A recent preclinical study has identified a potential therapeutic target for Charcot Marie Tooth disease (CMT). Although this research is in relatively early stages, it could help to develop a new treatment.
Our nerve cells communicate with other cells by sending electrical signals down their long, thin axons. Within the axons are rod-like structures called microtubules, which act a bit like train tracks. They help to transport cargo, such as proteins, mitochondria and vesicles, up and down the nerve cell (see video below). This process of axonal transport is disrupted in several neurodegenerative conditions, including some types of CMT.
Video illustrating axonal transport, courtesy of Dr James Sleigh at University College London. The bright blue spots are cargoes being moved up and down the nerve cell.
The microtubules in the axon can be modified by a number of proteins, which can impact how well they transport their cargoes. One of these proteins, an enzyme called histone deacetylase 6 (HDAC6), has been shown to modify microtubules, leading to impaired axonal transport.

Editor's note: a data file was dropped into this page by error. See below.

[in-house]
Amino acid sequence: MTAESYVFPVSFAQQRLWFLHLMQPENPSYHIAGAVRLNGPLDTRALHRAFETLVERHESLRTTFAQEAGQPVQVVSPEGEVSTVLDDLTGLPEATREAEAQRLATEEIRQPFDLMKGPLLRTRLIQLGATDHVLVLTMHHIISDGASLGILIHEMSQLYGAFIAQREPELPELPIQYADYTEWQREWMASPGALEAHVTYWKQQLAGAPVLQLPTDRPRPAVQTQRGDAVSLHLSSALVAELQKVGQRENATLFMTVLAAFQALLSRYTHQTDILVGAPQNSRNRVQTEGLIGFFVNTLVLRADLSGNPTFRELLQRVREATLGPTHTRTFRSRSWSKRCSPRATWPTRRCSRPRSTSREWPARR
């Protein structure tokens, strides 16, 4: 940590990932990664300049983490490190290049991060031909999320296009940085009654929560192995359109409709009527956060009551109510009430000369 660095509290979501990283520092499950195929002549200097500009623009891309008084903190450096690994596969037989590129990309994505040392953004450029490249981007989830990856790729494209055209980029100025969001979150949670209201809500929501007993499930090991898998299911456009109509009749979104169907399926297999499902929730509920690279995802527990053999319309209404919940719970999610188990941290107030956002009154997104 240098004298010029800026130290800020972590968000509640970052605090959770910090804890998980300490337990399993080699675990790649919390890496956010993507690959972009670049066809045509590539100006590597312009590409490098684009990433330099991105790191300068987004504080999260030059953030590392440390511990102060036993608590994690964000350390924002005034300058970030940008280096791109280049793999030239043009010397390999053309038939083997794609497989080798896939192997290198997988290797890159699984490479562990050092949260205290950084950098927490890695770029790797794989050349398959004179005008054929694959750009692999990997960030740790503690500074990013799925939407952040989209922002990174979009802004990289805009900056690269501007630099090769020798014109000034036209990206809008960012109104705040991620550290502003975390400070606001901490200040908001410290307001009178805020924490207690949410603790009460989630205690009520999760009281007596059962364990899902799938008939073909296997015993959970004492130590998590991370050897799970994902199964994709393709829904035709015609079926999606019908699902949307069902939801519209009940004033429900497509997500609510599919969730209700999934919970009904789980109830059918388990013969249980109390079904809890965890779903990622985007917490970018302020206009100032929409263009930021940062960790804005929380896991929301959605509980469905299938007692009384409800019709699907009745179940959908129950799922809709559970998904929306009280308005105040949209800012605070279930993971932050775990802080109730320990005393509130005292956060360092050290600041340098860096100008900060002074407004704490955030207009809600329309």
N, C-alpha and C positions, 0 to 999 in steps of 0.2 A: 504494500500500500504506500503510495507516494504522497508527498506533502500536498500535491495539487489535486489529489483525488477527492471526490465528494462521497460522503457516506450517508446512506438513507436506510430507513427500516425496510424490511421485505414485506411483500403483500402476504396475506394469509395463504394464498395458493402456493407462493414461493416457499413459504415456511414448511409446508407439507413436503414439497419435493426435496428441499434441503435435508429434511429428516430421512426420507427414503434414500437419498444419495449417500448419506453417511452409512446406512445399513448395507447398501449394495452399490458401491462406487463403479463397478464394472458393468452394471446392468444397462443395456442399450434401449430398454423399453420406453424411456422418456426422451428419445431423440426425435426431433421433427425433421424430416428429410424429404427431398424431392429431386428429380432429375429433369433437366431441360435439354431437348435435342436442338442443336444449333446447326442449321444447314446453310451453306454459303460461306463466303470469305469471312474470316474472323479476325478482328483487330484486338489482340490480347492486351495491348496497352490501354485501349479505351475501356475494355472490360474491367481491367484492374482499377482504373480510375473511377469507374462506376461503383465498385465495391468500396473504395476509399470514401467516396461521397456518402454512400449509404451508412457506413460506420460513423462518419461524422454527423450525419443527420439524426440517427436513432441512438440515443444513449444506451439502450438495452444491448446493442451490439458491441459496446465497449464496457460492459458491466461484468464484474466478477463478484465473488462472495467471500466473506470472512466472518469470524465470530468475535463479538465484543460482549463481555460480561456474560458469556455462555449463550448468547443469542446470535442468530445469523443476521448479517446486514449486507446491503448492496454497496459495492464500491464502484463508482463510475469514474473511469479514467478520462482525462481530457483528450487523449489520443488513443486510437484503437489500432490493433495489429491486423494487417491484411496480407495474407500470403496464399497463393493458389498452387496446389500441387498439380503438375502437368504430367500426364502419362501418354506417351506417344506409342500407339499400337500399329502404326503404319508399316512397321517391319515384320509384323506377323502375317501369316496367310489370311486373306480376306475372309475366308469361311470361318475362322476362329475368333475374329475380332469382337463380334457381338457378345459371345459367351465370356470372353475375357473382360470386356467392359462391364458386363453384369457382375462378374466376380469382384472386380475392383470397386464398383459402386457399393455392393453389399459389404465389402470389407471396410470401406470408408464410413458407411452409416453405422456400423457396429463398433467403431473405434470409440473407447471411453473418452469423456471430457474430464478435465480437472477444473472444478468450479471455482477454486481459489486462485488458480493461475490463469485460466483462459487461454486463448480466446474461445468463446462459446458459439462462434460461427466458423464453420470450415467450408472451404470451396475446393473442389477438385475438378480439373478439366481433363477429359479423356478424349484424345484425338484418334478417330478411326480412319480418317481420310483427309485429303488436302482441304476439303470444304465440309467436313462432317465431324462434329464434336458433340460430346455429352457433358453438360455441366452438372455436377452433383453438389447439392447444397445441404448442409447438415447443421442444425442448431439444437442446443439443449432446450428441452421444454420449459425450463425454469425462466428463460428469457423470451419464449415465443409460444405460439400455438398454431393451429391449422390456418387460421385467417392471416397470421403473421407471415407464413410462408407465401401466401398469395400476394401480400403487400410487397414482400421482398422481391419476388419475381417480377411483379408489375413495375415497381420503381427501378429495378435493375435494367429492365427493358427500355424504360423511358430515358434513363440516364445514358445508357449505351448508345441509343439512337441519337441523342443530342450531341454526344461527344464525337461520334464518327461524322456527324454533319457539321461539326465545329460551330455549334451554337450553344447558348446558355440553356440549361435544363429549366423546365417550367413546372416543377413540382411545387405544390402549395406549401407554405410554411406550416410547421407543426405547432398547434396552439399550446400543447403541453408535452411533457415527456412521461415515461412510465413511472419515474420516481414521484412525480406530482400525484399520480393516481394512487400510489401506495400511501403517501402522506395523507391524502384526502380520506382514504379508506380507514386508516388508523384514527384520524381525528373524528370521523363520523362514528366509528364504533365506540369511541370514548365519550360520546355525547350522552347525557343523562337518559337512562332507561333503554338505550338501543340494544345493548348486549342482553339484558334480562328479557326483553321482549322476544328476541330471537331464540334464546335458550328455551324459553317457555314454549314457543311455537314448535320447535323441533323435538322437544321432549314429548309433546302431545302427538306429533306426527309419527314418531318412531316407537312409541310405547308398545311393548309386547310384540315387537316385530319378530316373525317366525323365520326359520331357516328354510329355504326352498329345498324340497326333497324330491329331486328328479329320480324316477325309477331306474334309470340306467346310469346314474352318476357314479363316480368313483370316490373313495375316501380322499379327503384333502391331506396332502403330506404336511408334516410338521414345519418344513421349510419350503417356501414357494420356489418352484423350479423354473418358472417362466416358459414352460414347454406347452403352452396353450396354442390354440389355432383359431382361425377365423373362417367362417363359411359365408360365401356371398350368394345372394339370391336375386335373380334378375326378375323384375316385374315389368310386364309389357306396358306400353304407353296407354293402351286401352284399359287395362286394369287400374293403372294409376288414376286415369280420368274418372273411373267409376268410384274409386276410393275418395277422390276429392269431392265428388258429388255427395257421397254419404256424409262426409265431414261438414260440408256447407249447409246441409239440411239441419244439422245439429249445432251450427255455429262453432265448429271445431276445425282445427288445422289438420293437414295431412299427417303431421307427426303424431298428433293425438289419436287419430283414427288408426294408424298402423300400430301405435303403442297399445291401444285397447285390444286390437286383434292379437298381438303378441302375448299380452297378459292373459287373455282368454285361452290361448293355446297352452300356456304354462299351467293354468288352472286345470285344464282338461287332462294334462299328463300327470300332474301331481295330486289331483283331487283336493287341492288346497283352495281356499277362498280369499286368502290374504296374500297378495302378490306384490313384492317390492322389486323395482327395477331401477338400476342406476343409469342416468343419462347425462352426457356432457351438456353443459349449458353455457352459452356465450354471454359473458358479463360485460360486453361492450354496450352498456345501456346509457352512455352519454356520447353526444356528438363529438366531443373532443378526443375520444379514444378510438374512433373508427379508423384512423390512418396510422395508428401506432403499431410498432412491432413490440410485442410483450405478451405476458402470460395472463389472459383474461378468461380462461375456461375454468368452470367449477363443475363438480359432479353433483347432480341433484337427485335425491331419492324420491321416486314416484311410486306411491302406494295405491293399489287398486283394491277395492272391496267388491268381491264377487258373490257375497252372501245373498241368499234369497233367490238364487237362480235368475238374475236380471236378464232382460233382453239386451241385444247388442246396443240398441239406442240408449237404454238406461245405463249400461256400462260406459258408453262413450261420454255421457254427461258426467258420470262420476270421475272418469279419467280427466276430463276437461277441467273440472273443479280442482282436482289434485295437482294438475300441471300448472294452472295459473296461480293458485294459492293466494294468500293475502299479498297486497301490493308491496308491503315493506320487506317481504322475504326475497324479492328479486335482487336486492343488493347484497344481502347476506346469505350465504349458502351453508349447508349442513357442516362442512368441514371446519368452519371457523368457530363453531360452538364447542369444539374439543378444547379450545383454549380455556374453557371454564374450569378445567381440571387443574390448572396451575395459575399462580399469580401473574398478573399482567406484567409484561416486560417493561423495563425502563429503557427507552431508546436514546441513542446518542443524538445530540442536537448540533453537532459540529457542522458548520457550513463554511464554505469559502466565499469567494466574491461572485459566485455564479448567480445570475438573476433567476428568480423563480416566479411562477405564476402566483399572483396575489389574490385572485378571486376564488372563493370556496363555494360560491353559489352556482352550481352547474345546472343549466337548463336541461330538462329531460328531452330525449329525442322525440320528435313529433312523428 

Researchers in the lab of Prof Ludo Van Den Bosch, KU Leuven, previously found that inhibiting these negative effects of HDAC6 improved axonal transport in a mouse model of CMT2F. In this new study, they investigated whether this could also be beneficial to a mouse model of CMT2D.
The researchers treated the CMT2D mice with an HDAC6 inhibitor called tubastatin A. They found that this stabilised the microtubules and improved axonal transport. This improved nerve health, resulting in greater muscle function in the mice.
Lead author of the study, Dr Veronick Benoy, said in a press release:
These results suggest that disturbed acetylation of α-tubulin may be a common hallmark of different forms of CMT. Moreover, we found a cellular link between HDAC6 and the disease-associated protein, indicating that HDAC6 could be linked to CMT disease pathogenesis and that selective inhibition of HDAC6 with a drug could be a beneficial treatment strategy for a wide variety of CMT patients.
This study was published in the scientific journal, Brain.
Watch Dr Benoy explain some of the study findings
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